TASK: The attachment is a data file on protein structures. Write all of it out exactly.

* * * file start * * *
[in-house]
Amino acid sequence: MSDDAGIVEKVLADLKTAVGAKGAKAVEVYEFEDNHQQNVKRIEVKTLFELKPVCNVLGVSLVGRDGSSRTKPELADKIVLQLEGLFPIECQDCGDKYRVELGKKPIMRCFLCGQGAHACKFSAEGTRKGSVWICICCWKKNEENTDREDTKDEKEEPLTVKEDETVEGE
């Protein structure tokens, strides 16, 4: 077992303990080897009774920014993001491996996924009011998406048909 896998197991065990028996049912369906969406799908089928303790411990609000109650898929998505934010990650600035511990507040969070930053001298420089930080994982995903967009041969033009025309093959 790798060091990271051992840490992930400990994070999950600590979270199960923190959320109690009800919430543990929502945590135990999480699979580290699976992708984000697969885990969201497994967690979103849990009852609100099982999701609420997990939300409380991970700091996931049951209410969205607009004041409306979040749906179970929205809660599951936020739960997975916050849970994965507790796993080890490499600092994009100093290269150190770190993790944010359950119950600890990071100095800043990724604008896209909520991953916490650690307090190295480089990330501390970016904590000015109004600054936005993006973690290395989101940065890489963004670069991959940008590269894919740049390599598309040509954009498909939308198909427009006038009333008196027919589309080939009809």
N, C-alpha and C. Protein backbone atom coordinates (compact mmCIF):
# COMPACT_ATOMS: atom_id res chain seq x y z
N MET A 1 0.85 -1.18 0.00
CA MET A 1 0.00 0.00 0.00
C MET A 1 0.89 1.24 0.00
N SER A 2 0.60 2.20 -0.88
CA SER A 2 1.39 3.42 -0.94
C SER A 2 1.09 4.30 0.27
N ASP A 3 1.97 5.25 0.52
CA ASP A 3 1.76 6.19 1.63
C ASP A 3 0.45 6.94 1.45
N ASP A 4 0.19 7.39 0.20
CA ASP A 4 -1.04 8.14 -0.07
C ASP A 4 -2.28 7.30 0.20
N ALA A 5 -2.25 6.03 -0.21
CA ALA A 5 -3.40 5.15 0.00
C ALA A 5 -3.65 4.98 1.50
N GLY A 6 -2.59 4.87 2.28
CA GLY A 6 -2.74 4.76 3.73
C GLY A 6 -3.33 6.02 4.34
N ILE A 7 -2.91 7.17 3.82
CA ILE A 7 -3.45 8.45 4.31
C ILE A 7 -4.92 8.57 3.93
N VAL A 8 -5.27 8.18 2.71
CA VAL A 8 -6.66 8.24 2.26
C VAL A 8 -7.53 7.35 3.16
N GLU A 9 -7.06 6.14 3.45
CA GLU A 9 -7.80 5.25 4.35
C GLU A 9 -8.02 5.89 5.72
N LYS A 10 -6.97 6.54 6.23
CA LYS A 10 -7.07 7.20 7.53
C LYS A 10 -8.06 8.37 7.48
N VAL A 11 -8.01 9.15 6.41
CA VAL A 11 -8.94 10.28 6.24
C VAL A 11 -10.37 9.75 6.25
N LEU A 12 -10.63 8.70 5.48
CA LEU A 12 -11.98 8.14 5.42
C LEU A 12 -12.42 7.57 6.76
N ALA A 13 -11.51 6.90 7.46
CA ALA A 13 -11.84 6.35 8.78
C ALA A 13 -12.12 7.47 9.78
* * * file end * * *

[in-house]
Amino acid sequence: MSDDAGIVEKVLADLKTAVGAKGAKAVEVYEFEDNHQQNVKRIEVKTLFELKPVCNVLGVSLVGRDGSSRTKPELADKIVLQLEGLFPIECQDCGDKYRVELGKKPIMRCFLCGQGAHACKFSAEGTRKGSVWICICCWKKNEENTDREDTKDEKEEPLTVKEDETVEGE
């Protein structure tokens, strides 16, 4: 077992303990080897009774920014993001491996996924009011998406048909 896998197991065990028996049912369906969406799908089928303790411990609000109650898929998505934010990650600035511990507040969070930053001298420089930080994982995903967009041969033009025309093959 790798060091990271051992840490992930400990994070999950600590979270199960923190959320109690009800919430543990929502945590135990999480699979580290699976992708984000697969885990969201497994967690979103849990009852609100099982999701609420997990939300409380991970700091996931049951209410969205607009004041409306979040749906179970929205809660599951936020739960997975916050849970994965507790796993080890490499600092994009100093290269150190770190993790944010359950119950600890990071100095800043990724604008896209909520991953916490650690307090190295480089990330501390970016904590000015109004600054936005993006973690290395989101940065890489963004670069991959940008590269894919740049390599598309040509954009498909939308198909427009006038009333008196027919589309080939009809």
N, C-alpha and C. Protein backbone atom coordinates (compact mmCIF):
# COMPACT_ATOMS: atom_id res chain seq x y z
N MET A 1 0.85 -1.18 0.00
CA MET A 1 0.00 0.00 0.00
C MET A 1 0.89 1.24 0.00
N SER A 2 0.60 2.20 -0.88
CA SER A 2 1.39 3.42 -0.94
C SER A 2 1.09 4.30 0.27
N ASP A 3 1.97 5.25 0.52
CA ASP A 3 1.76 6.19 1.63
C ASP A 3 0.45 6.94 1.45
N ASP A 4 0.19 7.39 0.20
CA ASP A 4 -1.04 8.14 -0.07
C ASP A 4 -2.28 7.30 0.20
N ALA A 5 -2.25 6.03 -0.21
CA ALA A 5 -3.40 5.15 0.00
C ALA A 5 -3.65 4.98 1.50
N GLY A 6 -2.59 4.87 2.28
CA GLY A 6 -2.74 4.76 3.73
C GLY A 6 -3.33 6.02 4.34
N ILE A 7 -2.91 7.17 3.82
CA ILE A 7 -3.45 8.45 4.31
C ILE A 7 -4.92 8.57 3.93
N VAL A 8 -5.27 8.18 2.71
CA VAL A 8 -6.66 8.24 2.26
C VAL A 8 -7.53 7.35 3.16
N GLU A 9 -7.06 6.14 3.45
CA GLU A 9 -7.80 5.25 4.35
C GLU A 9 -8.02 5.89 5.72
N LYS A 10 -6.97 6.54 6.23
CA LYS A 10 -7.07 7.20 7.53
C LYS A 10 -8.06 8.37 7.48
N VAL A 11 -8.01 9.15 6.41
CA VAL A 11 -8.94 10.28 6.24
C VAL A 11 -10.37 9.75 6.25
N LEU A 12 -10.63 8.70 5.48
CA LEU A 12 -11.98 8.14 5.42
C LEU A 12 -12.42 7.57 6.76
N ALA A 13 -11.51 6.90 7.46
CA ALA A 13 -11.84 6.35 8.78
C ALA A 13 -12.12 7.47 9.78